Jun and Me, is a poetic, and slightly over-ambitious meditation on life, and consciousness by debut director and writer Kendall M Williams. The film is semi-autobiographical, as he pours his knowledge of philosophy, mathematics, as well as his frustrations and disappointments with life, including those of a foreigner in Tokyo. The short 17 minute story leaves the audience equally frustrated as the credits roll, but both images and themes from the film stick, and leave viewers with much to ponder.
The basic story outline goes: Mark is a disillusioned photographer living in Tokyo, dragging himself through a meaningless, “not much” life, and battling chronic insomnia. A concerned coworker offers him a special, prescription sleeping pill that puts Mark into a long dream-state. Within this dream, a girl rises from his consciousness to try and repair his grey perspective on life.
For Williams, perspective, and happiness are the important themes of the film: “You can’t look externally for happiness. Some of us look to the future, and some of us to the past, we forget about the now, that’s right here, and constantly changing.”
Philosophy and mathematics simmer beneath each shot, and the film leaves some clues for viewers to unravel. Chapter headings refer to the Illuminati; the name of the pill Mark takes is Gnosis, Greek for “knowledge of spiritual mysteries”. During the central scene of the film, Mark enters a masquerade club. A dance begins, of masked women in a circle, around one, who will we learn is Jun, who beckons Mark to join their divine triangle. Later, when she meets Mark again, she greets him with, “Do what thou wilt.”.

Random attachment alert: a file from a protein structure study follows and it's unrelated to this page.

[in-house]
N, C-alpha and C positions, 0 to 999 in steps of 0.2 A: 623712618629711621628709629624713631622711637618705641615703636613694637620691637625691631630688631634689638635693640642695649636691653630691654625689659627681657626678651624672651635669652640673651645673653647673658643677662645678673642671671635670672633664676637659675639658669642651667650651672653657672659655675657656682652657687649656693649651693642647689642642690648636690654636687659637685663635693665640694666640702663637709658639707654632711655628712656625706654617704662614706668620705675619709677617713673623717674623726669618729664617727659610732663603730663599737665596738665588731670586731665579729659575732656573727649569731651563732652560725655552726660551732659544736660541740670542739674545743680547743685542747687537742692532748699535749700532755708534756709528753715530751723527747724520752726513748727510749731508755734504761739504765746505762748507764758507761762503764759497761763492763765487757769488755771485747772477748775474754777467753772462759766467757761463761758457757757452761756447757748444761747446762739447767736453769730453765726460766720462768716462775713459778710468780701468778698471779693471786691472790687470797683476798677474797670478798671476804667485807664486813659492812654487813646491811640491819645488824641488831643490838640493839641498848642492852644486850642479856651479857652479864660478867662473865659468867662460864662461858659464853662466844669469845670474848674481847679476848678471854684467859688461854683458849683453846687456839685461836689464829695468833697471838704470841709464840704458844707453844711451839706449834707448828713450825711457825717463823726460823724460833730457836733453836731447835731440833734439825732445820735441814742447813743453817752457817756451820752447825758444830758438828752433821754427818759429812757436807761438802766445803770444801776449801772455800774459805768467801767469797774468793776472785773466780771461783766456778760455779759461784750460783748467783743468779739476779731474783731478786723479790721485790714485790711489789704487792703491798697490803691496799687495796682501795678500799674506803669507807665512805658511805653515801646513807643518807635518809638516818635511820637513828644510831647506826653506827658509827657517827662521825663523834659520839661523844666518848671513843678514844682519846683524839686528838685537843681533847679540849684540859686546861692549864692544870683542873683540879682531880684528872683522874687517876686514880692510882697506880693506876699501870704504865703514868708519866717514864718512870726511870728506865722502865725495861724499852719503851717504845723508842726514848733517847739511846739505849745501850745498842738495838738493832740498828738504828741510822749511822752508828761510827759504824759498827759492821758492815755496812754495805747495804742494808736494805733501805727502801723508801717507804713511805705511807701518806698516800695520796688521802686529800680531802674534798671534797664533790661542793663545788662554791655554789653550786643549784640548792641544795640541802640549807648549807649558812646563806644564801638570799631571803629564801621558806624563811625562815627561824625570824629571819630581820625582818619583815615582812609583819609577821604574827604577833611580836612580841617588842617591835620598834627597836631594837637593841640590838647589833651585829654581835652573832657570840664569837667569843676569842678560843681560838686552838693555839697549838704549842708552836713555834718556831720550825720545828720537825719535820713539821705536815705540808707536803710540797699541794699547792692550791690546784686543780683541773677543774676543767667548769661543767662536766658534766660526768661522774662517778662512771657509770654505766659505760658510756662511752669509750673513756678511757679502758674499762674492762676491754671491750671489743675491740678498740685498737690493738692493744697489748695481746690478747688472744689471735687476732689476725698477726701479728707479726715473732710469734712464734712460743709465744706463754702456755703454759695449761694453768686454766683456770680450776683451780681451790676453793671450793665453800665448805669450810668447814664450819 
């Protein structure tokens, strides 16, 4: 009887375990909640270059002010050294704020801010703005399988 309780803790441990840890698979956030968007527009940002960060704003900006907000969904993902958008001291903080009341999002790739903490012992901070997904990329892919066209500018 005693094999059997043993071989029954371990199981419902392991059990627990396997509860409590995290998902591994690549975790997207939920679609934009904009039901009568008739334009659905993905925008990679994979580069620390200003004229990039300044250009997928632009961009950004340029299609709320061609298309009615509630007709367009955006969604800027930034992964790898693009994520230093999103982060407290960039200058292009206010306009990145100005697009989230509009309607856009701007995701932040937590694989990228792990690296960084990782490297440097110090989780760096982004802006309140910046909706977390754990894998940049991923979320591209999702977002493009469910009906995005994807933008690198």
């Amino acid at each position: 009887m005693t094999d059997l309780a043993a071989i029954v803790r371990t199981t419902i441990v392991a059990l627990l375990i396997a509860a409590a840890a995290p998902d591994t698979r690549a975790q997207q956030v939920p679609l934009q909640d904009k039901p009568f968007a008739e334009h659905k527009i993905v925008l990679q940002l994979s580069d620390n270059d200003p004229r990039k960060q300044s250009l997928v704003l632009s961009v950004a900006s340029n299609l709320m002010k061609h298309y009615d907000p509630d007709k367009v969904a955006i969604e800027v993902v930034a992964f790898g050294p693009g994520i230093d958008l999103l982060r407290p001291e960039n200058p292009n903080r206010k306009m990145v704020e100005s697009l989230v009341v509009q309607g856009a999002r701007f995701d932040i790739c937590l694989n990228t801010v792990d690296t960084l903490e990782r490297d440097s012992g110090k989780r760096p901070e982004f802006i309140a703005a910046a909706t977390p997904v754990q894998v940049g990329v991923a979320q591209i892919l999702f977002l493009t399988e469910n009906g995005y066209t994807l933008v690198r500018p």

Jun, who represents so much in this film, falls short of her potential as a character, which the director himself admits. She has very little dialogue in the film, and much of the work she does to fix Mark is shown in a sequence of gorgeously composed shots, with Mark’s voice over.
All films are difficult to make, but for Jun and Me, budgeting and scheduling restraints hobbled production. Many shots were made in one take, though Williams’ strengths as a cinematographer ensure Jun and Me is visually striking. The audience is presented with more information than can be easily absorbed in one sitting. However, as with Terrence Malick films, stories are not always meant to be easily digested on first viewing.
It is disappointing that Williams’ grand vision could not be more fully realised, however, for an ambitious directorial debut the result is worth watching, and cheering on as it takes its next steps into the short film festival circuit.